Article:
“More than 50 years ago, Randall Jarrell claimed that as a poet, Wilbur ‘never goes too far, but he never goes far enough.’ The observation is invariably quoted whenever Wilbur gets reviewed (far be it from me to break the chain). But to write convincingly about death — and also, as Wilbur has increasingly done, about grief — isn’t a matter of ‘going’ anywhere. It’s a matter of remaining poised in the face of a vast and freezing indifference. And while the strong, spare poems here are unlikely to strike many readers as the illustrious pronouncements of a Grand Old Man — the kind of figure Jarrell had in mind — they are wholly successful in meeting the darkest of subjects with their own quiet light. Which is, surely, a far grander thing.”

Anterooms includes some of two translations of poems by Joseph Brodsky (I still think his translations of J.B. are the best) one poem by Stéphane Mallarmé and an unpublished poem by Paul Verlaine.  Wilbur has always had a affinity for French (his verse translations of Molière are unmatched) — and so was the perfect lyricist for Leonard Bernstein‘s Candide, in the spirit of Voltaire. Composer Stephen Sondheim called Wilbur’s lyrics “the most scintillating set of songs yet written for the musical theater.”  I still occasionally find myself, on a sunny day, humming —

What a day! What a day!
For an auto-da-fé!

See the Lincoln Center’s 1986 version below (or for a real treat, check out Kristin Chenoweth in Candide on youtube).

Postscript: Patrick Kurp at Anecdotal Evidence celebrates the birthday here.

“This is Egypt, Joseph, the old school of the soul.”

Friday, January 28th, 2011
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"It is strange to think of surviving..."

A few days ago, I wrote a belated birthday card for Joseph Brodsky, who would have been 70 last year.  Today, Patrick Kurp at Anecdotal Evidence commemorates a different anniversary:  Joseph died fifteen years ago today.

Patrick opens with Joseph’s line from “Lullaby of Cape Cod”:  “It is strange to think of surviving, but that’s what happened.”  Odd way to open a post commemorating a death …  Patrick’s reaction to his 1996 death was, “How unfair,” but the death was by all accounts somewhat self-inflicted.

In the introduction to Joseph Brodsky: Conversations, I wrote:

Friends and colleagues remember his chain-smoking, even as he took capsules of nitroglycerine.  … ‘I saw him five days before he died, and he was the color of ashes,’ said Ardis publisher Ellendea Proffer, whose efforts with her husband, the late Professor Carl Proffer, brought Brodsky to the United States.  ‘But I’d seen him that way before and he had lived.’ For Brodsky, smoking and writing were tragically linked.  Proffer told me he insisted, after his many heart surgeries, ‘If I can’t smoke, I can’t write.’ His choice was staggeringly characteristic, arguably heroic, ultimately fatal.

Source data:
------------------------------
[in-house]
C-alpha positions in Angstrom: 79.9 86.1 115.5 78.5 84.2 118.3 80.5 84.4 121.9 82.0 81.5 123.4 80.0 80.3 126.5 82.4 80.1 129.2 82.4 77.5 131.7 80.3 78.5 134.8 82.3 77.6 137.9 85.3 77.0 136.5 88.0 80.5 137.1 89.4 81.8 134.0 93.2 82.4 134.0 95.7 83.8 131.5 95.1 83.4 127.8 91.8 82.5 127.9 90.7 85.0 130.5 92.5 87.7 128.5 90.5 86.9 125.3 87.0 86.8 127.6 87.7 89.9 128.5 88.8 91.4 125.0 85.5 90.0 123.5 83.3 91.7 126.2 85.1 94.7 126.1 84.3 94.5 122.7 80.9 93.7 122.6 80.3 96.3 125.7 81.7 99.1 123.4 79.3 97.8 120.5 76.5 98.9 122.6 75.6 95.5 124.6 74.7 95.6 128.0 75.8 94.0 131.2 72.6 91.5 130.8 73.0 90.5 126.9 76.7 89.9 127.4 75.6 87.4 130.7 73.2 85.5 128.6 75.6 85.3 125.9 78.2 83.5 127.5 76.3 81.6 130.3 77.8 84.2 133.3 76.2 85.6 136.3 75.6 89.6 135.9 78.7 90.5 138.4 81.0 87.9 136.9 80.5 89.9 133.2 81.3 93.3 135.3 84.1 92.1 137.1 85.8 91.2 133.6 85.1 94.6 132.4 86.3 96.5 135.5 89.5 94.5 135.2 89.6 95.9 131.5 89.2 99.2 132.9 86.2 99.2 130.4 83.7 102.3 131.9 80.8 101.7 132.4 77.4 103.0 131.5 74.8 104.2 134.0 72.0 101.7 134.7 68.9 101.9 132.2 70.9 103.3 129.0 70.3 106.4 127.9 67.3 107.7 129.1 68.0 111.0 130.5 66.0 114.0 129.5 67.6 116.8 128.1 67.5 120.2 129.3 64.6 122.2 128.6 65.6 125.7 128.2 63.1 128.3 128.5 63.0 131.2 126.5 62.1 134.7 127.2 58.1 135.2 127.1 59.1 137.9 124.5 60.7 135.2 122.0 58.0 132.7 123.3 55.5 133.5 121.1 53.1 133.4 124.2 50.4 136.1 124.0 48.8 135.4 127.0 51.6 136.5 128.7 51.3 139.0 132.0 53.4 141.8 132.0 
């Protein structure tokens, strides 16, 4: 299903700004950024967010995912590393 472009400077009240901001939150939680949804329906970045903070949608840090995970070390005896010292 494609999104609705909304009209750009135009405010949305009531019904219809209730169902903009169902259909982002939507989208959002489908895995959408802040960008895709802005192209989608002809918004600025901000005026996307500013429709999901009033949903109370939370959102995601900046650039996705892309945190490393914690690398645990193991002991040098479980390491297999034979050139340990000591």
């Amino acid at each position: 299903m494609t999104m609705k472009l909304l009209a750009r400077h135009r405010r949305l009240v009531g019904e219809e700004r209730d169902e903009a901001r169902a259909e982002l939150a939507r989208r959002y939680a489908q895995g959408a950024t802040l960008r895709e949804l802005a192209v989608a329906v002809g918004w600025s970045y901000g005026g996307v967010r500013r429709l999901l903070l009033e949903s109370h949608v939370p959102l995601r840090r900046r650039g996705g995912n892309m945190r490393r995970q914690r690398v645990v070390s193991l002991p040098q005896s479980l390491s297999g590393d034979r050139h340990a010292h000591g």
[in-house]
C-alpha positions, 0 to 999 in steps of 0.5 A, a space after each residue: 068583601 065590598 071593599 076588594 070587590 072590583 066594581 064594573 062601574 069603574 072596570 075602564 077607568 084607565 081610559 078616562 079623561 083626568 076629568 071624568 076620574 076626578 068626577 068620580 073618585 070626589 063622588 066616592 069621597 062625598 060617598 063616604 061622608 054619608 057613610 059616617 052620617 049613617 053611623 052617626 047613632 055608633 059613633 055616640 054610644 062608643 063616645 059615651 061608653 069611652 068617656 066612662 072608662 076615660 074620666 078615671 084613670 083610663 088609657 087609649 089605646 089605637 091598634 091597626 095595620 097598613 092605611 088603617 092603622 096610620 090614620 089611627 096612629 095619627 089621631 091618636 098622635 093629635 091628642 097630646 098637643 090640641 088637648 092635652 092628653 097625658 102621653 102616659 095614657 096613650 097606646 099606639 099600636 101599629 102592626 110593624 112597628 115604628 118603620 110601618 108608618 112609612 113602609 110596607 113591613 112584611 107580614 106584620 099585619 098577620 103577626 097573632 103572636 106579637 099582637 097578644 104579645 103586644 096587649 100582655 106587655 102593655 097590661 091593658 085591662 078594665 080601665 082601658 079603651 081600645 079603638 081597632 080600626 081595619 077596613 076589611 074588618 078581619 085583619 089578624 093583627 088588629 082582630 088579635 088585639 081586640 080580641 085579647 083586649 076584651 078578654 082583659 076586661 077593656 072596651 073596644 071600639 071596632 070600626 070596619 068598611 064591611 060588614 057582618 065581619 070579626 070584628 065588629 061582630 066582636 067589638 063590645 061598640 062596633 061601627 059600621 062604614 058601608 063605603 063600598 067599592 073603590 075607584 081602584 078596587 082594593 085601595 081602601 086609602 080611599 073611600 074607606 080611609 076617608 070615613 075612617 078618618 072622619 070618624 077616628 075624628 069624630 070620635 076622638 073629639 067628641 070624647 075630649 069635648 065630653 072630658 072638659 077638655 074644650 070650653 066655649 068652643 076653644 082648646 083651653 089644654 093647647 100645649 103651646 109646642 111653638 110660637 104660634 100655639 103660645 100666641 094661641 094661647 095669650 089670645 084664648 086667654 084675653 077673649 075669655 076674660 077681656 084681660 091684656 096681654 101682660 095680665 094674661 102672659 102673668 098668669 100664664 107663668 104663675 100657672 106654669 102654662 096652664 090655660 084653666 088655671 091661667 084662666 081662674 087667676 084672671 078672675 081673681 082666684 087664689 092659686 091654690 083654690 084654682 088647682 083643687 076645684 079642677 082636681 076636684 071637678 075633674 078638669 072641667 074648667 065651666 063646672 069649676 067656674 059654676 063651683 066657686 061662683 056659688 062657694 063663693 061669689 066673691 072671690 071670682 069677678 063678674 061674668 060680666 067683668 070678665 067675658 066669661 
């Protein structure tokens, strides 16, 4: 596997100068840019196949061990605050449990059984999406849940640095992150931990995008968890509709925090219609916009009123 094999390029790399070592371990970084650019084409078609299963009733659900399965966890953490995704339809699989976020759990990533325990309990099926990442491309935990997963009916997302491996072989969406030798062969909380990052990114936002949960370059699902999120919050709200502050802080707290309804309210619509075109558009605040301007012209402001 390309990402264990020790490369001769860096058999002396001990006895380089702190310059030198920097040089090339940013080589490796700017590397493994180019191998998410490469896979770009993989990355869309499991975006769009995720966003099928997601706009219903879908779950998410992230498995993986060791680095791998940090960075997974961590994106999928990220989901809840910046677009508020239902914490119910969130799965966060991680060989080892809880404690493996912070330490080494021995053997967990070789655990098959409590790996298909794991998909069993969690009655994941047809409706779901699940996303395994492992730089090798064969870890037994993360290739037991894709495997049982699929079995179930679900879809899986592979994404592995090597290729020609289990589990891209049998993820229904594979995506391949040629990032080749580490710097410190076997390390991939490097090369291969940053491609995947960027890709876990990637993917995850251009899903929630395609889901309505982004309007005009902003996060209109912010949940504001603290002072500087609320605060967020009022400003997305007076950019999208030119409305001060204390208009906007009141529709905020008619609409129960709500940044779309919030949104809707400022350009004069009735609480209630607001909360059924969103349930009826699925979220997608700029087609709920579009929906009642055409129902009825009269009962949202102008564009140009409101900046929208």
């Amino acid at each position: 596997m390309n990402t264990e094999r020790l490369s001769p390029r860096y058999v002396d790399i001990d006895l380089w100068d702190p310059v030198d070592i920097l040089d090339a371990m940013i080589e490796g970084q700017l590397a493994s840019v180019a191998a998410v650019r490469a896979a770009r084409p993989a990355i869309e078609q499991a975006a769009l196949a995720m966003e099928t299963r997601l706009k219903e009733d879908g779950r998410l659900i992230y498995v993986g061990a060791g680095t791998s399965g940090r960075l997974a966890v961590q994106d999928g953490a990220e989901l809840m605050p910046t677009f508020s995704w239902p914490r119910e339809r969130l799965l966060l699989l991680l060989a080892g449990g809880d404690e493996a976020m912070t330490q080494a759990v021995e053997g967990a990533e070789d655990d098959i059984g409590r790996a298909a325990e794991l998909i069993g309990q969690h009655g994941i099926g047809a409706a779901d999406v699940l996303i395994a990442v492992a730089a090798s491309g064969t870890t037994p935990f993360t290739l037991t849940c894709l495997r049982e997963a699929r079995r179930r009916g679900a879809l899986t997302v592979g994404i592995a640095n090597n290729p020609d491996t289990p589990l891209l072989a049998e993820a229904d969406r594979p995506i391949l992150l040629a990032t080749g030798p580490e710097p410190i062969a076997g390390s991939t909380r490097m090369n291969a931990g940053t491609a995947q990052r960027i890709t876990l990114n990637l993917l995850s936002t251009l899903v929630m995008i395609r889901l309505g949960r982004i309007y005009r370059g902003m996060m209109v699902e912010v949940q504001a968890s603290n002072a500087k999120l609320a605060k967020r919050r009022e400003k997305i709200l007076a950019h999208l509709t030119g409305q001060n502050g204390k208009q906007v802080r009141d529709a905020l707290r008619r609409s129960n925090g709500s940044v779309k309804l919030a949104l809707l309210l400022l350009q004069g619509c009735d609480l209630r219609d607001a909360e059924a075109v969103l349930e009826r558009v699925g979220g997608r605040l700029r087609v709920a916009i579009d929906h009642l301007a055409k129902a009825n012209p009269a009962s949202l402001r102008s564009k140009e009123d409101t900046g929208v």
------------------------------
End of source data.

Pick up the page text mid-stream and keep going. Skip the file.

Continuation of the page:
Patrick adds, “By all accounts, Brodsky was a charming, deeply civilized man. …” Well, count me out on that one.  When he meant to, he could be extraordinarily charming.  On other occasions, he could be aggressively abrasive.  John Woodford at the University of Michigan told me,  “Sure he could be arrogant and swaggering. … When someone asked about the sensual impact of various languages on his ear and mind, and included Spanish in the question: ‘Spanish?!’ he said. “I don’t believe I consider it a language.’

Richard Wilbur, ever the gentleman, put it wisely:  he said that the Nobel poet could be “harshly downright at times,” but added that “a little scorn can be a precious thing in a slack age.”

Patrick, in his tribute, cites Anthony Hecht:

“In Millions of Strange Shadows (1977), Hecht dedicated “Exile” to Brodsky. The poem blurs the Russian with his biblical namesake, and generously welcomes him to his adopted land. Here are the final lines:

You will recognize the rank smell of a stable
And the soft patience in a donkey’s eyes,
Telling you you are welcome and at home.”

I went back and looked up Hecht’s poem – surely Hecht couldn’t have confused the patriarch Joseph with the New Testament one – but in this remarkable poem, the two Josephs segue into each other, and end with the Russian one.

But the line that caught my eye was the one just before Patrick’s excerpt, after Hecht warns:  “These are the faces that everywhere surround you;/They have all the emptiness of gravel pits”:

Out of Egypt...

“This is Egypt, Joseph, the old school of the soul.”

Hecht’s book was published in 1977, and the poem was probably published at least a year or two earlier than that.

I remember about that time, in an elevator in the University of Michigan’s ugly Modern Language Building, Joseph saying apropos of nothing: “We are dying, Egypt, dying.”

From Act IV of Antony and Cleopatra.  But perhaps he was echoing an American Anthony, who had just written a poem for him about other Josephs, in other Egypts, and about his new terra deserta.

Melancholy thoughts on an evening when Alexandria and Cairo are swept in flames.